Photo/Illutration Workers engage in a cleaning campaign at Akanoi Bay in June 2019. (Provided by the Shiga prefectural government)

OTSU--Plastic accounts for more than 70 percent of waste on the bottom of Lake Biwako and poses a serious threat to species in Japan’s largest freshwater body, a survey showed.

In the first research of its kind, the Shiga prefectural government examined 2,231 liters of debris weighing 322 kilograms collected from the bottom of the lake’s Akanoi Bay in Moriyama in June 2019.

The results showed that 1,662 liters, or 170 kg, consisted of plastic, accounting for 74.5 percent of the total volume or 52.9 percent of the total weight.

Around 530 liters, or 23.8 percent of the plastic, came from bags, according to the study. One bag for bread showed a best-before date of 1990, indicating that plastic bags have been accumulating on the lake bottom for decades.

“Accumulated plastic fragments could change the environment on the lake bottom, making it difficult for the Corbicula sandai clam and other indigenous species to inhabit there,” said a representative of the prefecture’s Lake Biwa Conservation and Restoration Division. “Efforts must be made to reduce the amount of plastic debris that could produce microplastics.”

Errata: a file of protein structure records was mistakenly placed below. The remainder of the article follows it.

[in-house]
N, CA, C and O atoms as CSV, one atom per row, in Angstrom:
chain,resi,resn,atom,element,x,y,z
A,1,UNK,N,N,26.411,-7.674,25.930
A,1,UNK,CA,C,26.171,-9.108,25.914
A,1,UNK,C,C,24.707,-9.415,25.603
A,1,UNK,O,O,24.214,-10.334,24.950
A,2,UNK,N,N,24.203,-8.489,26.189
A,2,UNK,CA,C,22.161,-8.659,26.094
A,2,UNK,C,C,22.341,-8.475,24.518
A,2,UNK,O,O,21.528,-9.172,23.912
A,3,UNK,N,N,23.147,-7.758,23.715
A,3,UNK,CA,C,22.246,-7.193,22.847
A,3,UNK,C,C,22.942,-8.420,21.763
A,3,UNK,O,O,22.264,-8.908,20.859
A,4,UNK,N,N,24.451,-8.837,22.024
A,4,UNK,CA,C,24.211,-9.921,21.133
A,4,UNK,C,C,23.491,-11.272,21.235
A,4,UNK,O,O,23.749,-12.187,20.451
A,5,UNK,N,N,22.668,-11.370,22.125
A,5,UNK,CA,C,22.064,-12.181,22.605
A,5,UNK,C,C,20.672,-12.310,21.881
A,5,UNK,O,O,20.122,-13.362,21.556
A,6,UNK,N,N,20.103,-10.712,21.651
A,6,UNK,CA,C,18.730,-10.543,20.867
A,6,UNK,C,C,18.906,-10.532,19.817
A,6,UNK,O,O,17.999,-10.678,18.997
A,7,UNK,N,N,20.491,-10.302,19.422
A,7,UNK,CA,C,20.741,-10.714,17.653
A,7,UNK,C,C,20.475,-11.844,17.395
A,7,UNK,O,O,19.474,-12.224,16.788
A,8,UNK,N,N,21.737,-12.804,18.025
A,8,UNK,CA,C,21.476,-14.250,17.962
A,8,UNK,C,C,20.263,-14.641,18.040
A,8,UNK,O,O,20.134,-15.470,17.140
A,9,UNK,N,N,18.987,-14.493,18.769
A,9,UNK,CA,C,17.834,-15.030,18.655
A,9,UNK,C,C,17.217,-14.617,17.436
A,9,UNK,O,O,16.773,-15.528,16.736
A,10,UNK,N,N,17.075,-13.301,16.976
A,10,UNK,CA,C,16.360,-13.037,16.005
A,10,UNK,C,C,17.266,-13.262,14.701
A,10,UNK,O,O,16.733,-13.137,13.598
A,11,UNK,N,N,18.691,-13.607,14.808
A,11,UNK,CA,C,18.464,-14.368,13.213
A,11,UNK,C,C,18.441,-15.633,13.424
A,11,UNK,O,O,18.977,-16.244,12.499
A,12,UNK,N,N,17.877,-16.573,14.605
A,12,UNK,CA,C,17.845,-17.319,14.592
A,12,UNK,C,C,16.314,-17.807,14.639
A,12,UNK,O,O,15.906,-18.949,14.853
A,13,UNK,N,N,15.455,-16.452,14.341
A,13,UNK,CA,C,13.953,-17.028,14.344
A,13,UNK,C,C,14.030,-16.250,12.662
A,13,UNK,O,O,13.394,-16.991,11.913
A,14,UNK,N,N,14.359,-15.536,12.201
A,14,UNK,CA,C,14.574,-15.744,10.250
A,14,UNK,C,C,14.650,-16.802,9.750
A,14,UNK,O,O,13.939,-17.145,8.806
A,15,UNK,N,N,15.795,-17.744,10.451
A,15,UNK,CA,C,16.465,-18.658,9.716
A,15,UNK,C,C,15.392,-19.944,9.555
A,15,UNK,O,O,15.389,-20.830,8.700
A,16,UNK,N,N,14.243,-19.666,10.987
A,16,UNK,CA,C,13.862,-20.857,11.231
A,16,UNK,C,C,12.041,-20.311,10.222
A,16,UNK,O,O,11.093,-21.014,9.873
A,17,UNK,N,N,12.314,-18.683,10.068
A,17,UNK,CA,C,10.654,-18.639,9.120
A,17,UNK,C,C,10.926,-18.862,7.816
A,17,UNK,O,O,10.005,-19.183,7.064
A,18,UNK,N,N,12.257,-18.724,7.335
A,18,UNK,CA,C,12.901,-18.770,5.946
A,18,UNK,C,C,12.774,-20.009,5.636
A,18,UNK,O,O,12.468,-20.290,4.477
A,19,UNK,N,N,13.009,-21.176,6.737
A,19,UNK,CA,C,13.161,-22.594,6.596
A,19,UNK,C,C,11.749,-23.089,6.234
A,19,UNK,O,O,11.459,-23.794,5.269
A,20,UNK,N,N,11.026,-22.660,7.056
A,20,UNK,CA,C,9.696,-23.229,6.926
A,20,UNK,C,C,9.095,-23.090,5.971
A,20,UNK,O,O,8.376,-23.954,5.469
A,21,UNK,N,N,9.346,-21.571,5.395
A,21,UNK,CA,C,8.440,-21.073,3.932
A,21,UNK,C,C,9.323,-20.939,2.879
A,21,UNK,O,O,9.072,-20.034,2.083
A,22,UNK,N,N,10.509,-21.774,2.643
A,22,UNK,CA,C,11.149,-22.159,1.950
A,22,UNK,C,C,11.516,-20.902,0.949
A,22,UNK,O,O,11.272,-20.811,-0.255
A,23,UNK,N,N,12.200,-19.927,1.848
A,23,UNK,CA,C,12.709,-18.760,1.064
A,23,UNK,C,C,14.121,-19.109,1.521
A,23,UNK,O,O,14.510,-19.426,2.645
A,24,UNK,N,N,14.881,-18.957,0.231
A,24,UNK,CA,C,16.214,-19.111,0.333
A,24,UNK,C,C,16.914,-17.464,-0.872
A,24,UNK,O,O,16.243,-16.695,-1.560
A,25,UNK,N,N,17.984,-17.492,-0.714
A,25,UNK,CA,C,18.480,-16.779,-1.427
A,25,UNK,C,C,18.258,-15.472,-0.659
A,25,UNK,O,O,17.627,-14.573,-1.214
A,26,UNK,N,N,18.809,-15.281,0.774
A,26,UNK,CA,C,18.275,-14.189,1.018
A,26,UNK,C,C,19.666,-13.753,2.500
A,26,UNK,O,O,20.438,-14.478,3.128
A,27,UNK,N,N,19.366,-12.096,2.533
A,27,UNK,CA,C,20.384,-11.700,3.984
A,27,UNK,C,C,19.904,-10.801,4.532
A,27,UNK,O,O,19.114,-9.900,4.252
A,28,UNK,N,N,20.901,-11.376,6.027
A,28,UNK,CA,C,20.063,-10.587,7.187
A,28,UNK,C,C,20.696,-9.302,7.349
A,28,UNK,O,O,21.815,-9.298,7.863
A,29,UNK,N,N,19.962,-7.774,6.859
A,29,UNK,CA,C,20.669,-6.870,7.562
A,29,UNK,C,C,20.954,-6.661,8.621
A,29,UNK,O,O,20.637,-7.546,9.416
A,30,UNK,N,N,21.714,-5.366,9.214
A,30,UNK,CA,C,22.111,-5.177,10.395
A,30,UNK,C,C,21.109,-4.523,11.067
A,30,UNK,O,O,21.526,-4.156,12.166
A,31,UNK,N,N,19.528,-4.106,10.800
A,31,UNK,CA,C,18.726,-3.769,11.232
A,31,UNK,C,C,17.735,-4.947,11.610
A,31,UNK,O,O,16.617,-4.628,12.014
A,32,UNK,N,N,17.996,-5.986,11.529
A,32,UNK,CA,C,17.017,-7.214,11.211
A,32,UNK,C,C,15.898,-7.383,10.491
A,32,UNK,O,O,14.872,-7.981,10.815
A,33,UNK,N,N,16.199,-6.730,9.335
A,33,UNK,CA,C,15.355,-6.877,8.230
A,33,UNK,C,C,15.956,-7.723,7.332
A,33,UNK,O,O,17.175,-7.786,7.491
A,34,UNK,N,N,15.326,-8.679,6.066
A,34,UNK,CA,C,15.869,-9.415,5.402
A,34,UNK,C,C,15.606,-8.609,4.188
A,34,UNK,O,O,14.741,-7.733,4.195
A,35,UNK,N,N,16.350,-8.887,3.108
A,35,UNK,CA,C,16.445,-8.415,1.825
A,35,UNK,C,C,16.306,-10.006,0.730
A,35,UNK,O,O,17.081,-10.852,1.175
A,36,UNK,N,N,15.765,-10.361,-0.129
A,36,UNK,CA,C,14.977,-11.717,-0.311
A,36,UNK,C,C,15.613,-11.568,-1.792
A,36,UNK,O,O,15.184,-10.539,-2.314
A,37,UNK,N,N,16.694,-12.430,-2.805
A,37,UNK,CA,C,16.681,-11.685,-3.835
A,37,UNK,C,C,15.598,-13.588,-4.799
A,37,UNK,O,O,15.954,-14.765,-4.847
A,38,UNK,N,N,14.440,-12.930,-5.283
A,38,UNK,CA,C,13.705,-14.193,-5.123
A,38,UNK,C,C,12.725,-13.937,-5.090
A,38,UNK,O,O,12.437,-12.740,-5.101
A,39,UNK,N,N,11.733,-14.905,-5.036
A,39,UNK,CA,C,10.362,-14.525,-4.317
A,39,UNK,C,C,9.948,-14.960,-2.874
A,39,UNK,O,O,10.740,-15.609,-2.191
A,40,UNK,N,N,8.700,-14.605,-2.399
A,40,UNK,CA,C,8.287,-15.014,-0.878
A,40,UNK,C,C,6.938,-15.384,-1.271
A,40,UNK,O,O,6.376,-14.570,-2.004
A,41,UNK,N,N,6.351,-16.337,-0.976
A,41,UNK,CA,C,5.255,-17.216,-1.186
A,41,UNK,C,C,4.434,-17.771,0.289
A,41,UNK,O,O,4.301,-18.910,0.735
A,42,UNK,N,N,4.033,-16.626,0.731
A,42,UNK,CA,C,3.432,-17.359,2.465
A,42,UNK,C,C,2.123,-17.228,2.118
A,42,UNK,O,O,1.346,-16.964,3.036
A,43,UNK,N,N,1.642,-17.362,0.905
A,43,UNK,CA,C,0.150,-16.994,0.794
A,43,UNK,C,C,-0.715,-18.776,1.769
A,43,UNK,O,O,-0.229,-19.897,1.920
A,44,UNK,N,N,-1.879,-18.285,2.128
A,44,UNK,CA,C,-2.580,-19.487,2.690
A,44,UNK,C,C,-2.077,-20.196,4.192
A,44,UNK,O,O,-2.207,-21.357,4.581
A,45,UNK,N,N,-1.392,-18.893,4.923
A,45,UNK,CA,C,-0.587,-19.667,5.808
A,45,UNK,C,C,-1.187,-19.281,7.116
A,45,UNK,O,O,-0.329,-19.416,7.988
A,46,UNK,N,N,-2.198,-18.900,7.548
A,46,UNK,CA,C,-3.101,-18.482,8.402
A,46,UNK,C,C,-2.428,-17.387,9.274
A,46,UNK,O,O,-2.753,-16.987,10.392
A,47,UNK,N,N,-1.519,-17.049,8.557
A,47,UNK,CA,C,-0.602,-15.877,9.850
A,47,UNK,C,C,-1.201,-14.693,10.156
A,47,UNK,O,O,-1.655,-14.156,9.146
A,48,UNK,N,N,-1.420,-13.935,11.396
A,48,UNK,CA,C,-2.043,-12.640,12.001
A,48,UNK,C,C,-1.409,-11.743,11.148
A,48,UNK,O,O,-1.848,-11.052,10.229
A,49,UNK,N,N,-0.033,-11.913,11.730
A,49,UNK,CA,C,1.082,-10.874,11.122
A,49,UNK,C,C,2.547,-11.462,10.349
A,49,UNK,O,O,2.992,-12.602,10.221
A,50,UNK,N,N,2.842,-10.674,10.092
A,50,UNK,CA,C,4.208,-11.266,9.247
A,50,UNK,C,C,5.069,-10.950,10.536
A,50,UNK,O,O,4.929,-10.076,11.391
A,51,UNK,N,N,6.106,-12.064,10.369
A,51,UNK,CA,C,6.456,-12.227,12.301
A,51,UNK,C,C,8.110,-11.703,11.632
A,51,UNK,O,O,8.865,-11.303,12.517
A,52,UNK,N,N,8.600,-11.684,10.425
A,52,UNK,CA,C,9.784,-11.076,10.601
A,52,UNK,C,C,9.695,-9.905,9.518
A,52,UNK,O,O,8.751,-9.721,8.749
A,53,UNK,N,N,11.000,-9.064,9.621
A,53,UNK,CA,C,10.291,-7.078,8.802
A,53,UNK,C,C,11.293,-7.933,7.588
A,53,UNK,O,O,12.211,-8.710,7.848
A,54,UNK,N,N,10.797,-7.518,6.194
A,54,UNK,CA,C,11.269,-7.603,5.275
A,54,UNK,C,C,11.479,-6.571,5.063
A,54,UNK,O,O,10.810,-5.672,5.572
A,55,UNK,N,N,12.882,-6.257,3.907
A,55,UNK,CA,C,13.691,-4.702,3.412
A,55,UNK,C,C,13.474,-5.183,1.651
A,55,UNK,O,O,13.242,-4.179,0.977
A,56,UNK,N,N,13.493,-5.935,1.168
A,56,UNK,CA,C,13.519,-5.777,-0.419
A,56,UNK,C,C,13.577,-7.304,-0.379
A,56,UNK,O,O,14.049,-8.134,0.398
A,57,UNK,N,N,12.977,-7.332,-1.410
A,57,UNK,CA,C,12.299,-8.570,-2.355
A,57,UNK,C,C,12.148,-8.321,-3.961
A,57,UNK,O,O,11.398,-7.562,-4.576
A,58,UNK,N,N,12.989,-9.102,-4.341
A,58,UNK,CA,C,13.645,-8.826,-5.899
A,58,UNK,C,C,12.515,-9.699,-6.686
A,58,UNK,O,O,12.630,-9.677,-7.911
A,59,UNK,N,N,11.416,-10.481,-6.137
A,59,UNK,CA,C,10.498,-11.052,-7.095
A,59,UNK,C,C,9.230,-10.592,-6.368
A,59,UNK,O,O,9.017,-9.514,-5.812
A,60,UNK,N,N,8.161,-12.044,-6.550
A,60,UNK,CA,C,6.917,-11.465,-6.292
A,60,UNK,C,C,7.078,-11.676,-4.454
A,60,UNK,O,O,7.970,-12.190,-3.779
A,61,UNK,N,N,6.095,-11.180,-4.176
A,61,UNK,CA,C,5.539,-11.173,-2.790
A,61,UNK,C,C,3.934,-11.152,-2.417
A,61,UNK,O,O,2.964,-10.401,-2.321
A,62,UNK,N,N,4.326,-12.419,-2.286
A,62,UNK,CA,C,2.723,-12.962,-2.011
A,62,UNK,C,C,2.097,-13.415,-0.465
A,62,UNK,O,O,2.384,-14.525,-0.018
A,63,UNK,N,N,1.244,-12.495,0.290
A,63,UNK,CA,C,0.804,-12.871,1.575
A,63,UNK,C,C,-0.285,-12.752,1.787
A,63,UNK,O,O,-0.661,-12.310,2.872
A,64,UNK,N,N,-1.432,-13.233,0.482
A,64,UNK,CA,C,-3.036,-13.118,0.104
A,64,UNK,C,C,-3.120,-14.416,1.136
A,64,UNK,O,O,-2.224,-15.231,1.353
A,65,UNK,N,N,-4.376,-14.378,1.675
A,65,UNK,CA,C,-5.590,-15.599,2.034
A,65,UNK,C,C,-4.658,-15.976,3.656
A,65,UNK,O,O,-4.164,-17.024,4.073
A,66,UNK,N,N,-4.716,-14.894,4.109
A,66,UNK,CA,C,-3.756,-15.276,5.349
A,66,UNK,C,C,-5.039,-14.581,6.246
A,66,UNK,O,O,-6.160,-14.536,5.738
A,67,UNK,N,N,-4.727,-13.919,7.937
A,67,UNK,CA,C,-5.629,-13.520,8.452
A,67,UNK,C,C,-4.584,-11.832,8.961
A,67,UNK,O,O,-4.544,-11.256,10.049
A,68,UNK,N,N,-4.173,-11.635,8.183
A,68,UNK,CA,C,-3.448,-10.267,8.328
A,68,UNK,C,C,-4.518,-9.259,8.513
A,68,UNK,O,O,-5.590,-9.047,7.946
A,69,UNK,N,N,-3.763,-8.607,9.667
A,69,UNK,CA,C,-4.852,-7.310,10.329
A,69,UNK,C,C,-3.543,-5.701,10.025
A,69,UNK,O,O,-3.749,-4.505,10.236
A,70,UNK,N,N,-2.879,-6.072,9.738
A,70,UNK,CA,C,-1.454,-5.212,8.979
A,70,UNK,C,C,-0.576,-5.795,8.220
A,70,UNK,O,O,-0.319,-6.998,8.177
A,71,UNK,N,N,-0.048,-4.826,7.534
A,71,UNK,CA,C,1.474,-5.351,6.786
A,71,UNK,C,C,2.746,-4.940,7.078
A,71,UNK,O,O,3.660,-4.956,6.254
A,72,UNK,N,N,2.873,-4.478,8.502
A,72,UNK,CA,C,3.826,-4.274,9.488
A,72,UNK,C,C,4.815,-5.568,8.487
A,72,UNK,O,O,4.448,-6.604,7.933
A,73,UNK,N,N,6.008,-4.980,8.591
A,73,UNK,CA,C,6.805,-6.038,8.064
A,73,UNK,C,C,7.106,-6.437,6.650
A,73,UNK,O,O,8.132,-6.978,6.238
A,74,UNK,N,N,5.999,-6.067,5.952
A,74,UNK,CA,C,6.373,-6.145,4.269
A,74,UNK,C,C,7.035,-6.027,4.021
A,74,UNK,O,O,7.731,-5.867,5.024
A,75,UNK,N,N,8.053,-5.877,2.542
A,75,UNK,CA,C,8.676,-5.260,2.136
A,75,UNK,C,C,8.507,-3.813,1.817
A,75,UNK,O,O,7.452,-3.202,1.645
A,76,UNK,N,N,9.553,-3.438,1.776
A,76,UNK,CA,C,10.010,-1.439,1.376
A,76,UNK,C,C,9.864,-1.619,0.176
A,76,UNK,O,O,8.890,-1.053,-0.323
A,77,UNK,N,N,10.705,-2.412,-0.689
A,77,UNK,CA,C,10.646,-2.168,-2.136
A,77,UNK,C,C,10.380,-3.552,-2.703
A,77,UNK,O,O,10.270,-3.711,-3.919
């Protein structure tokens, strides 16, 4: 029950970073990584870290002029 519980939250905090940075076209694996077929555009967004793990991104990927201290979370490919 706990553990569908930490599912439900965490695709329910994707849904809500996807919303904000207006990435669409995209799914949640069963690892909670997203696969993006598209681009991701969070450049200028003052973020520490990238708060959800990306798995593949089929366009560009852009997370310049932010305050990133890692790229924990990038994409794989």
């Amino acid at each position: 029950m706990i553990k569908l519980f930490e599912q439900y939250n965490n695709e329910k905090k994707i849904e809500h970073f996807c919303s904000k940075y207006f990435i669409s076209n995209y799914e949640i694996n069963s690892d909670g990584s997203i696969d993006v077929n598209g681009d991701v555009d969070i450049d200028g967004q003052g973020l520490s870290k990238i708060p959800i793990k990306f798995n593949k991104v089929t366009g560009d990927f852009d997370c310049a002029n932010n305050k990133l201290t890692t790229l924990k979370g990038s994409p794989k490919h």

The study also found 405 liters of plastic sheets and other materials for agricultural purposes as well as 165 liters of plastic panels used to separate paddy fields and banks.

This waste is believed to have been carried from agricultural fields to the lake in recent typhoons and torrential rainfalls.

Among non-plastic debris, construction timber and driftwood accounted for 292 liters, or 13.1 percent of the total, while cloth products totaling 115 liters, or 5.2 percent, were also discovered.

Volunteer citizens and officials from the local fishery industry have been cleaning the bay, which is connected to eight rivers, since 2018.

The prefectural government had previously analyzed waste that had washed ashore around Lake Biwako, but not on the lake bottom. In 2015, it found that plastic bottles, trays and other such products accounted for 40 percent of trash retrieved from the shore.

Plastic fragments in waters are said to generate microplastics.

A team from Kyoto University reported in 2016 that it detected 2.6 microplastic pieces per cubic meter on average in the southern area of Lake Biwako. Microplastics were also found in nine, or 30 percent, of 31 Japanese smelts.

The impact of microplastics on human health and local ecosystems has yet to be made clear.